Ancient times have always served as breeding ground and inspiration to artists of various periods. The Enlightenment renewed the interest to historical painting in a sense that it had to be as realistic and as true to the past as it could be. It signaled the arrival of Neoclassicism when artists drew from classical examples of Ancient Greece and Ancient Rome. It can be compared to the way modern people view historical drama on TV and expect it to correspond to the time periods it portrays (Janson & Davies, 2007, p. 793). However, large historic paintings were not in such a large demand to provide all existing artists and often portraiture was a source of income for painters. Inasmuch as Neoclassicism heavily drew from the tradition of Classicism and ancient masters, such masters as Joshua Reynolds revived the Classical style and did a lot for the British theory of art, even though his artworks have excessively eclectic qualities and serve as a textbook for ancient and Renaissance methods and symbols rather than original art.
The Enlightenment drew people’s attention to the importance of history so the genre of historical painting received a boost. Historical paintings attempted to truthfully portray historical periods and made an emphasis on copying attire, buildings, sculpture, and other elements characteristic for the period depicted. Neoclassicist artists depicted the actual scenes of historic events rather than just hinting at a specific time period with specific clothes.
Benjamin West was one of the artists who successfully did historical painting. In order to reach the ultimate truthfulness, West depicted historical background such as ancient ruins or buildings and people dressed in historical costumes involved in a historical event. However, West also attempted to bring the principles of historic painting to a contemporary subject to a big shock of his contemporaries. In The Death of General Wolfe (1770), West depicts events of 1759 by carefully arranging figures in a classical manner of “Lamentation scene” (Janson & Davies, 2007, p. 795). While wearing contemporary clothes the figures encircle the martyr-like figure of General Wolfe.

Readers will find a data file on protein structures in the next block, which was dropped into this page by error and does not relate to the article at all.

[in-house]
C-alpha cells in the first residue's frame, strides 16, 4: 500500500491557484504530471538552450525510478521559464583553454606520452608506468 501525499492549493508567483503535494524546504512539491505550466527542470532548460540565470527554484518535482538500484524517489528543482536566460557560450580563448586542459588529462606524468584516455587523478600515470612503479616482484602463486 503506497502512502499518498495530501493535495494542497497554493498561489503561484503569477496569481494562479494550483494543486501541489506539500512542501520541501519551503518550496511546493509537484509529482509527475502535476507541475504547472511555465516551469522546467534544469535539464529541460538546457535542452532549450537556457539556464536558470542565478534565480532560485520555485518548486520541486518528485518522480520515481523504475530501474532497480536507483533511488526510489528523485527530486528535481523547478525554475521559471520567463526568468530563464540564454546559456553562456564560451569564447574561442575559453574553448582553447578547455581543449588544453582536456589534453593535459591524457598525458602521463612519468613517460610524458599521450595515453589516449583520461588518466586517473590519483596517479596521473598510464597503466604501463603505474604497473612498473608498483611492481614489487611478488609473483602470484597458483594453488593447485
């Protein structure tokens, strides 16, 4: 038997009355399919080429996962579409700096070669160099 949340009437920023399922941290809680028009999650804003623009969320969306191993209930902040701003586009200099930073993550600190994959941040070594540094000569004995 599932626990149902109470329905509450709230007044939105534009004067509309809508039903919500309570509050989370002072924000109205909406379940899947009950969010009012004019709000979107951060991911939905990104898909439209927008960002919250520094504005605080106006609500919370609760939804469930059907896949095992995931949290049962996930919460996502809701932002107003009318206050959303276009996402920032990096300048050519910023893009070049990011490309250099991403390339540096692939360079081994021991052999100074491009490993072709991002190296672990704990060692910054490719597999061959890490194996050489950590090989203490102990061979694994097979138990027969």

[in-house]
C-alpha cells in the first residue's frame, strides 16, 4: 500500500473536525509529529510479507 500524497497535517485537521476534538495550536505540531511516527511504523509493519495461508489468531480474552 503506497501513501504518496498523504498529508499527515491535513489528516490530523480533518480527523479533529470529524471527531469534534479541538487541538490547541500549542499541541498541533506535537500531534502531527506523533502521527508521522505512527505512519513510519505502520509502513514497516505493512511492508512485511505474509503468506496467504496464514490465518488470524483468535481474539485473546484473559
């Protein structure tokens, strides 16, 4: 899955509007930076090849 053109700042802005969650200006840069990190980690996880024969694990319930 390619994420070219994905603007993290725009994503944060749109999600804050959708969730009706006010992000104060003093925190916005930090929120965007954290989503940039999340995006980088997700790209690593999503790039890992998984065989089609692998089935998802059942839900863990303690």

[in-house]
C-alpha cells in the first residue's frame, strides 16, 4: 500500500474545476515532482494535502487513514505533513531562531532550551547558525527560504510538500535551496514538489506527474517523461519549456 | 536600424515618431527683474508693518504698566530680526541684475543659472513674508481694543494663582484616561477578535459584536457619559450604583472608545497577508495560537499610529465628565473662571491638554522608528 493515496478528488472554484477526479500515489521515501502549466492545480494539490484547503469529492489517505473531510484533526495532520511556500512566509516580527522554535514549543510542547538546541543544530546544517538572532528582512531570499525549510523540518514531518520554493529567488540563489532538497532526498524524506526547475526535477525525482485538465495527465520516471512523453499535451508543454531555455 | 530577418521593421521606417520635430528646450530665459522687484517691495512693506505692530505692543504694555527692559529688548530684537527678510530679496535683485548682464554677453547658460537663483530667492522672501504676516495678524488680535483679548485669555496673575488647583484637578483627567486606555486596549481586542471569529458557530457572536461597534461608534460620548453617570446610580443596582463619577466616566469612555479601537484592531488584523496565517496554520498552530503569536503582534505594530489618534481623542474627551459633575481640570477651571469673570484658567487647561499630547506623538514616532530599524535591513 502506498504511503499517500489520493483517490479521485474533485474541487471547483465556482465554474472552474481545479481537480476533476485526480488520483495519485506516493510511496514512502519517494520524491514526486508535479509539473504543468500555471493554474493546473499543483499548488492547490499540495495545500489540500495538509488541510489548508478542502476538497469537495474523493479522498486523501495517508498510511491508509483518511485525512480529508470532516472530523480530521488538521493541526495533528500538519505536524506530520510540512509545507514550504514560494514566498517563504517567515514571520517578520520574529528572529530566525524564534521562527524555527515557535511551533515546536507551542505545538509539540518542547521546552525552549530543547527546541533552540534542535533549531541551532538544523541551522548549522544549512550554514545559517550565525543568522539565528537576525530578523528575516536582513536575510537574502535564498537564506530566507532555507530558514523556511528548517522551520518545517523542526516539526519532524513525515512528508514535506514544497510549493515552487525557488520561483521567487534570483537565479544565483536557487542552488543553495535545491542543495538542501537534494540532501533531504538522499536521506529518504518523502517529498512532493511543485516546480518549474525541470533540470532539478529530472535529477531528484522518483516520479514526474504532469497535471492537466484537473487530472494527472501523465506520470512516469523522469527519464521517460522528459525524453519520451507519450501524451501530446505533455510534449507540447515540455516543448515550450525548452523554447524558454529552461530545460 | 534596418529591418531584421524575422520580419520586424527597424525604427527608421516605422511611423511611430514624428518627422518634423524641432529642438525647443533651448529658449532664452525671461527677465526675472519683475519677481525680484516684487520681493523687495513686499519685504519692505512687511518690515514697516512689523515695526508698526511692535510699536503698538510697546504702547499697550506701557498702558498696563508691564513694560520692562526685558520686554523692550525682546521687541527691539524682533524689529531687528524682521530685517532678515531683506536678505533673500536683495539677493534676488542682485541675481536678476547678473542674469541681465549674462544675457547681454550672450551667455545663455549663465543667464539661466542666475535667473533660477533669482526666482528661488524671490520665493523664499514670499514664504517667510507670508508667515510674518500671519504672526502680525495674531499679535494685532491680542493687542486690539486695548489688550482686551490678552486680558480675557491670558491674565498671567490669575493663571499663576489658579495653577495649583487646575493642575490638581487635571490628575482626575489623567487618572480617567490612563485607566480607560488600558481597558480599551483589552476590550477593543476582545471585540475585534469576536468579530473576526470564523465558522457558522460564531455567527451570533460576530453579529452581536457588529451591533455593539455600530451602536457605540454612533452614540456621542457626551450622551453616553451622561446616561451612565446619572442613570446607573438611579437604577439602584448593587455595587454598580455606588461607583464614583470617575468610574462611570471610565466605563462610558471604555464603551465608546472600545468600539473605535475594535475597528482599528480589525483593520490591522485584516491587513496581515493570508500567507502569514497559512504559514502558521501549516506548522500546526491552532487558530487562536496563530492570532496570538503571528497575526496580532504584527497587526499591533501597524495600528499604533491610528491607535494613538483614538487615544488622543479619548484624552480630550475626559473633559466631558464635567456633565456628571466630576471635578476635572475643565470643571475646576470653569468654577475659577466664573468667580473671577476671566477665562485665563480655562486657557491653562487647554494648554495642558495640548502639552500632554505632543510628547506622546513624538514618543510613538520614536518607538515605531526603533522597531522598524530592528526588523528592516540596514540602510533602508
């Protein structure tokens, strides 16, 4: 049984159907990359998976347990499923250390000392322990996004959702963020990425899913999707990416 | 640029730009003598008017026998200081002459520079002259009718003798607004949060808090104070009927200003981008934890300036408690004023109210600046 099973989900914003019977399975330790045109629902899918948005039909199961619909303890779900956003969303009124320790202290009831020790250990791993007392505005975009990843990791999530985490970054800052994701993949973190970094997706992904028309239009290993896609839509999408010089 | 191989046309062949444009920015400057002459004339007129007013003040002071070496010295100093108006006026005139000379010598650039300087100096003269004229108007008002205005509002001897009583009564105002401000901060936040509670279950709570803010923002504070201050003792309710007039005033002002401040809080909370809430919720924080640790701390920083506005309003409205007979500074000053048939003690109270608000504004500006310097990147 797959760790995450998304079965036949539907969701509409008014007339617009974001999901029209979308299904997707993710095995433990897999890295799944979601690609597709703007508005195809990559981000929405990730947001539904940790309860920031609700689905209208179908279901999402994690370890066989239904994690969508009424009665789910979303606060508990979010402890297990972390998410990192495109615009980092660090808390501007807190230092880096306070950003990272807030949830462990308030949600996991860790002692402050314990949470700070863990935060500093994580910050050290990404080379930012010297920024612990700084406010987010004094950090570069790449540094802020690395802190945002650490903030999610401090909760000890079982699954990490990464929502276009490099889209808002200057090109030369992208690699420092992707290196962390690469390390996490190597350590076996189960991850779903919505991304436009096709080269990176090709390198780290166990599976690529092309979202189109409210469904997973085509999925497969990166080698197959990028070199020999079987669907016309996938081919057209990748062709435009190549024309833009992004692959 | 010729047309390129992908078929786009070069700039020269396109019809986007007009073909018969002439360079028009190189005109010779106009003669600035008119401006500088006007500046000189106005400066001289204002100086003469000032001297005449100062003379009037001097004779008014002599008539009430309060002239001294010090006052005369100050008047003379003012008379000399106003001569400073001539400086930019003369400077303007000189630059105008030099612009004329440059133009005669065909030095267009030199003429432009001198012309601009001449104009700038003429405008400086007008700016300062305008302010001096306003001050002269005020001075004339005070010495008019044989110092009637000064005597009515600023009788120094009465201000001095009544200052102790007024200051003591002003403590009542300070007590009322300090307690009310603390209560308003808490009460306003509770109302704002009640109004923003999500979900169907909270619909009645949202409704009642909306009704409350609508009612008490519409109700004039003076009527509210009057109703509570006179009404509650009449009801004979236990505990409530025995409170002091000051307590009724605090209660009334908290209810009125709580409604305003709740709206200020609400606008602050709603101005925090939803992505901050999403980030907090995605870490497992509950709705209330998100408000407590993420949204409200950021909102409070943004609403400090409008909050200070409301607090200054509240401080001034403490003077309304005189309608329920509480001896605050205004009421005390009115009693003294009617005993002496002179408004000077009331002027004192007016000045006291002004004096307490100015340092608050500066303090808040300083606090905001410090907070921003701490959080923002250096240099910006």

The flourishing of portraiture
Although painters could live on painting portraits of well-off patrons and customers, it was not very respected occupation. Unlike historical painters, portrait artists were not very valued. However, they were commissioned more and could earn a living off portraiture. In the Neoclassical period, artists turned to classical examples and in this way they tried to elevate the simple nature of portraiture. Drawing from Ancient Greece and Ancient Rome, as well as from the renowned Renaissance and Baroque styles, portrait painters managed to excite more interest in their sitters.
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Sir Joshua Reynolds began as a history painter and quickly made his name as a “face painter” (Janson & Davies, 2007, p. 795). Reynolds received his artistic education in Rome and, being greatly inspired by antiquity and the Classical tradition, wanted to revive British art (Janson & Davies, 2007, p. 795). Using symbols and elements of Classicism Reynolds elevated the genre of portraiture to a higher level. In the 1740s, Reynolds establishes his “practice” that relied on a vast circle of clientele, apprentices, rigorous studies, and hard work. The artist undoubtedly had talent but also he was very industrious and sociable, which helped him gain necessary social connections and supporters and patrons.
By the 1750s, Reynolds had a steady stream of sitters and could have up to six sitters a day (Wendorf, 2005, p. 95). Such a pace and hard work allowed him to earn enough money and move into another social stratum. Reynolds bought a mansion and accepted his sitters their both working and socializing there. Having an elegant house and carriage, as well as other elements of high financial standing elevated Reynolds and assisted him in establishing his name as a talented and successful artist. The artist charge around 70 guineas for a portrait and it was a rather high price for that time.
Contemporaries note that Reynolds’ artworks were remarkable in their likeness to sitters’ appearance. Starting at pallid and light colors Reynolds worked up till the resemblance was striking. He also liked to improve his mastery by numerous repetitions. For example, there are several repetitions of The Strawberry Girl done by Reynolds in order to make it better and better each time. The artist believed that he cannot endlessly improve a painting because it would eventually ruin it. However, he can start a new one of the same topic and perfect the subject (Wendorf, 2005, p. 118).
Eclectism of Reynolds
However, Reynolds managed to elevate the art of portraiture to new heights by introducing classical elements such as references and direct borrowings from the art of Ancient Greece and Rome, as well as Renaissance and Baroque (Janson & Davies, 2007, p. 795). This method allowed him to add heft and seriousness even to the most simple portraiture made of a sitter and a drapery. Classical attire, symbolical objects, poses, and backgrounds created a fascinated effect for his contemporaries reflecting the majestic light of the Classical tradition.